We have also found a few bioactive compounds which have either anti-neurodegenerative properties or are known as precursor of compounds which are anti-CDs. These compounds were found to be tyramine, dopamine, and serotonin. Out of these bio-active compounds, dopamine and norepinephrine are collectively called catecholamine . Generally, the catecholamines are synthesised following two equally active routes . In one of the routes, phenylalanine converts into tyrosine with the help of amino acid hydroxylase. Tyrosine then decarboxylated to tyramine using tyrosine decarboxylase and subsequently produces dopamine and norepinephrine (noradrenaline) catalysed by enzyme monophenol hydroxylase and dopamine beta- hydroxylase respectively. In our present study, the GC-MS analysis of ACL extract revealed the presence of neurotransmitters like, phenylalanine, tyramine, dopamine, serotonin etc. Therefore, we may conclude that the synthesis of catecholamines in ACL probably follows the described route (Fig 7). In addition, it may conclude that the serotonin probably synthesised from its immediate precursor L-tryptophan. Several studies and reviews [55–57] exhibited that catecholamines and other neurotransmitters have distinct role to combat against cognitive disorders like AD, PD and dementia.
Furthermore, NMR spectroscopy of ACL extract was employed in the present study. From the 13C NMR spectra (Fig 8A), several peaks in the aliphatic (δ = 19.0–84.2) and aromatic region (δ = 115.8–156.6) have been identified confirming the presence of both aliphatic and aromatic carbons . Similarly, 1H NMR spectra (Fig 8B) exhibited peaks related to aliphatic, aromatic and olefinic protons. In addition, a hump near δ = 8.75 indicates the presence of amine functional group supporting the result found in GC-MS analysis which might be responsible for the bioactive properties of the ACL extract.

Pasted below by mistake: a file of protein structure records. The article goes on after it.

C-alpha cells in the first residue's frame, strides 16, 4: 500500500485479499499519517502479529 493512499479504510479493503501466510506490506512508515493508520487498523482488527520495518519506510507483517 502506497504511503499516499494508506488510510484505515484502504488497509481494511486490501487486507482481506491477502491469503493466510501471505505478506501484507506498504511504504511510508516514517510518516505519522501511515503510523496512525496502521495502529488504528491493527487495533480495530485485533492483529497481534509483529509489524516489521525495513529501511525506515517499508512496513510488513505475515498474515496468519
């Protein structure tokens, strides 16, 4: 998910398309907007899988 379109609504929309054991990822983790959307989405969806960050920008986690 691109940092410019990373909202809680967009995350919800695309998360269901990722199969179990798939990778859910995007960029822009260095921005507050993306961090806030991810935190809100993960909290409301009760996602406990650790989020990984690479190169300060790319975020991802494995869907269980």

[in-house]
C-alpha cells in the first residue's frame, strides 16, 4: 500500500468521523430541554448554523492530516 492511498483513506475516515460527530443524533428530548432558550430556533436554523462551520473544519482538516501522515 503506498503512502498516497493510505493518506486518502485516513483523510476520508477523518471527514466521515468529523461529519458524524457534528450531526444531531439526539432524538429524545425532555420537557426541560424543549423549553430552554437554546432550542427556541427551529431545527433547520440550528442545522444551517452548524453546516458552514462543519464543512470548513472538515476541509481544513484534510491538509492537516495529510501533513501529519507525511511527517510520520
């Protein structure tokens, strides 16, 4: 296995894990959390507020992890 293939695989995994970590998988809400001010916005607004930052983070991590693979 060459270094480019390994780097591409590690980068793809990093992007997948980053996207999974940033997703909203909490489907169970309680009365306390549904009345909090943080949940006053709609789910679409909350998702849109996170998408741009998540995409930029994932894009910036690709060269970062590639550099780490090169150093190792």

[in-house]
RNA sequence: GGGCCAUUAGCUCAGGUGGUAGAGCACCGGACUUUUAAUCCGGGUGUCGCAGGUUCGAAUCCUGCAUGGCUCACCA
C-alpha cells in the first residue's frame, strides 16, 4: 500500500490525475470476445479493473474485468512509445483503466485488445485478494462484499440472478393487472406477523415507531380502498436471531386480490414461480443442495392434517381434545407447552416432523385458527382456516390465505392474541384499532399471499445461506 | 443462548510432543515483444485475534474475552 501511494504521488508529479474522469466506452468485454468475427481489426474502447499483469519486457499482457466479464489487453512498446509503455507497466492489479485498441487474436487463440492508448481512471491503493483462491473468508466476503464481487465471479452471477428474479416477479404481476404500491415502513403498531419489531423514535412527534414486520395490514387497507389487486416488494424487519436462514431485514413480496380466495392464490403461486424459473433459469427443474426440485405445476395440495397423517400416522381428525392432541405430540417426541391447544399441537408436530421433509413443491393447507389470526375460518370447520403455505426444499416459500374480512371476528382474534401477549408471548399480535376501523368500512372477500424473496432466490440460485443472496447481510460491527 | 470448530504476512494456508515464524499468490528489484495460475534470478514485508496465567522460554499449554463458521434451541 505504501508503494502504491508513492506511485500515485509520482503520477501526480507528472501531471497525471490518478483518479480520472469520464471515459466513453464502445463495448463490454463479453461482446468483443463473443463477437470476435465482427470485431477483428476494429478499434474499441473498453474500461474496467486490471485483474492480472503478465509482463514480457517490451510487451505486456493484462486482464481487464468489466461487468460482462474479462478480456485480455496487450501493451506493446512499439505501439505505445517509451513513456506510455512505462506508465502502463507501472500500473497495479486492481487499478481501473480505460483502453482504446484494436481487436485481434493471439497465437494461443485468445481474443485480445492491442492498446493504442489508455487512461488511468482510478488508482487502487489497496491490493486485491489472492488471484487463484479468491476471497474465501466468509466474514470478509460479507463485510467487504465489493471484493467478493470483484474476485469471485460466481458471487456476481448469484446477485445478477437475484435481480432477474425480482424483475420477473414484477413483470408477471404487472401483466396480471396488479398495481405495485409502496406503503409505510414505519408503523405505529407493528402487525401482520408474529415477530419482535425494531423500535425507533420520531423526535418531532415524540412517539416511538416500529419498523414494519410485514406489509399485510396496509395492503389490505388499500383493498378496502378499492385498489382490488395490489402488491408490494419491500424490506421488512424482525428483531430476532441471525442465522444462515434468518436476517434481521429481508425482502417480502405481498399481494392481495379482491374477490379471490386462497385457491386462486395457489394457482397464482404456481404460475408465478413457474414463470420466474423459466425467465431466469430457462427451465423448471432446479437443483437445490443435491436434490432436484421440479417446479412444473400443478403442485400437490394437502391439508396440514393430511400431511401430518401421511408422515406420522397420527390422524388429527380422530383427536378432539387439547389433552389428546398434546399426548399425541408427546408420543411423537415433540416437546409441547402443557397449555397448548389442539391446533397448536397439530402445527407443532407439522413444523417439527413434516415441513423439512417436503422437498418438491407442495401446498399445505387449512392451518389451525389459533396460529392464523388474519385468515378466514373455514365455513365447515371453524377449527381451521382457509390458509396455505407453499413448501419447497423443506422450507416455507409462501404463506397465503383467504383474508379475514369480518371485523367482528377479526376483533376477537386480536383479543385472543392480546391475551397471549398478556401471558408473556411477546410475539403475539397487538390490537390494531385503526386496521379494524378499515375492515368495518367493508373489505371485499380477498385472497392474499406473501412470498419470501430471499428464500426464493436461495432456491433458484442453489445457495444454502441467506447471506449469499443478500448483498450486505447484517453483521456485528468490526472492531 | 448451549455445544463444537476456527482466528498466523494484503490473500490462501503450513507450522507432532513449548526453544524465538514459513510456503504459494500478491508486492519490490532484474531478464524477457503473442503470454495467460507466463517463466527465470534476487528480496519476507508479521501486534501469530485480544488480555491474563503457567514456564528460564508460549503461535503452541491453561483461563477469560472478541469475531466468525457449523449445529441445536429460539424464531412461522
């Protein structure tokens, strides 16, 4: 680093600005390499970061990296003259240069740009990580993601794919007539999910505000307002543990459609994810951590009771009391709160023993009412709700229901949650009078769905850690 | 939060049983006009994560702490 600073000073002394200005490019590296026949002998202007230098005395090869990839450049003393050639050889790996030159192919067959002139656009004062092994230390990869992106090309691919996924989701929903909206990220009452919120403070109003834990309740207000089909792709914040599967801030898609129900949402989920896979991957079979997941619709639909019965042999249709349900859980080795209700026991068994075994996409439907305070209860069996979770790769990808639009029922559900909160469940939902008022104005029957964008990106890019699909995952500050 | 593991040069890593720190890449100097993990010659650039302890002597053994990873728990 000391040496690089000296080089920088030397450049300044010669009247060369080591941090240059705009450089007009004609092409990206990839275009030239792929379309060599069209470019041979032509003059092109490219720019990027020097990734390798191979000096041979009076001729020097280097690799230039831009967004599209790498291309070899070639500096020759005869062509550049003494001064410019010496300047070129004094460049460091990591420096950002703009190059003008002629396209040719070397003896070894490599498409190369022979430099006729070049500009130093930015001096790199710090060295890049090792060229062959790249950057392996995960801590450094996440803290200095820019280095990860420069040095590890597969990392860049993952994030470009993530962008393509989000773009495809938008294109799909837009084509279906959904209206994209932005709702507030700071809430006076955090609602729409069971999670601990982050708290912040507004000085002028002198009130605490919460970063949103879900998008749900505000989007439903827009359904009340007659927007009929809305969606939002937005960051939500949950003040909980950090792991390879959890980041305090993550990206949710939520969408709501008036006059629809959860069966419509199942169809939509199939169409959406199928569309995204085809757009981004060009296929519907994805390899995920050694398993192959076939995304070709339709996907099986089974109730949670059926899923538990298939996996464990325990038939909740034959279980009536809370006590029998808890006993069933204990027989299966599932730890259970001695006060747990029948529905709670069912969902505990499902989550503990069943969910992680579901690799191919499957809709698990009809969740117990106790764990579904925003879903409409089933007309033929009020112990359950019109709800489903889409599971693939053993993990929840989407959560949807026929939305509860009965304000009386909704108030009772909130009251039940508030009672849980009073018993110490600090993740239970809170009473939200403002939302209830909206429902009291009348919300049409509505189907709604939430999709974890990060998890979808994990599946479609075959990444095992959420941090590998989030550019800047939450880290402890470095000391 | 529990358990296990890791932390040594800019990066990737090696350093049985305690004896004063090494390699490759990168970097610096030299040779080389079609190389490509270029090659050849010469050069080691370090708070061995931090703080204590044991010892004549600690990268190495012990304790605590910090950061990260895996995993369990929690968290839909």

The cytotoxic effect of ACL was further assessed on mice splenocyte and macrophage cells whether the extract has any deleterious effects on normal body cells. The effect of the ACL on the cell viability was non-significant (P>0.05) relative to control. At highest dose (200 μg/ml) of extract, the magnitude of cell viability compared to the control was 94.77±3.09% and 97.48±2.85% for cultured splenocytes and macrophages respectively (Fig 9) displaying no cytotoxic effect on either of splenocyte or macrophage cells. Hence, ACL extract represents as safety stuff to consume.
The occurrence of dementia along with other cognitive disorder is increasing. Survey exhibited that near about 35.6 million people lived with dementia worldwide in 2010 and the number is expected to be doubled in the next 20 years . However, the prevalence of dementia is more in North and South America and Europe [58–60] in comparison to Sub-Saharan Africa and India . Besides genetic factors, relatively low occurrence of dementia in India may be attributed to socio-cultural activities, lifestyle, dietary habits etc . From the lifestyle and dietary point of view, one of the major differences between the population of Indian sub-continent and rest of the world is the chewing of betel leaf (Piper betel) and betel nut (Areca catechu) along with lime and Khair (A. catechu). Several workers [63,64] have been studied the medicinal properties of betel leaf. In a recent study, Sullivanet al.  showed that betel nut chewing is positively associated with less severe symptoms of schizophrenia.
We, therefore, wanted to perceive whether Acacia catechu leaf has effect over CDs (beneficial or harmful). Result exhibited that ACL extract had significant antioxidant activity against various free radicals. The pronounced antioxidant activity of ACL extract was found to be potent due to its phenolic and flavonoid content. Presence of dopamine in ACL extract made it more significant and potential for use in the preparation of anti-CD drugs. Moreover, ACL extract was found to be nontoxic and safer through MTT cell viability assay. The chemical characterization of ACL using NMR and GC-MS revealed presence of several antioxidative compounds with potential benefit in psychiatric disorders such as AD and PD. However, extensive research with human models with those bioactive compounds, found in ACL will justify its use in novel drug delivery systems.
The authors would like to thank Mr. Debasish Sengupta, Dept. of Chemistry, North Bengal University, India for helping in NMR data analysis. We are also thankful to Prof. S Mukherjee of Calcutta University for his help in preparing the manuscript.
Conceived and designed the experiments: AS TKC MRS DDS. Performed the experiments: MRS PD SB BD AS. Analyzed the data: MRS PD SB BD TKC DDS AS. Contributed reagents/materials/analysis tools: APD DDS BD TKC AS. Wrote the paper: AS MRS PD BD.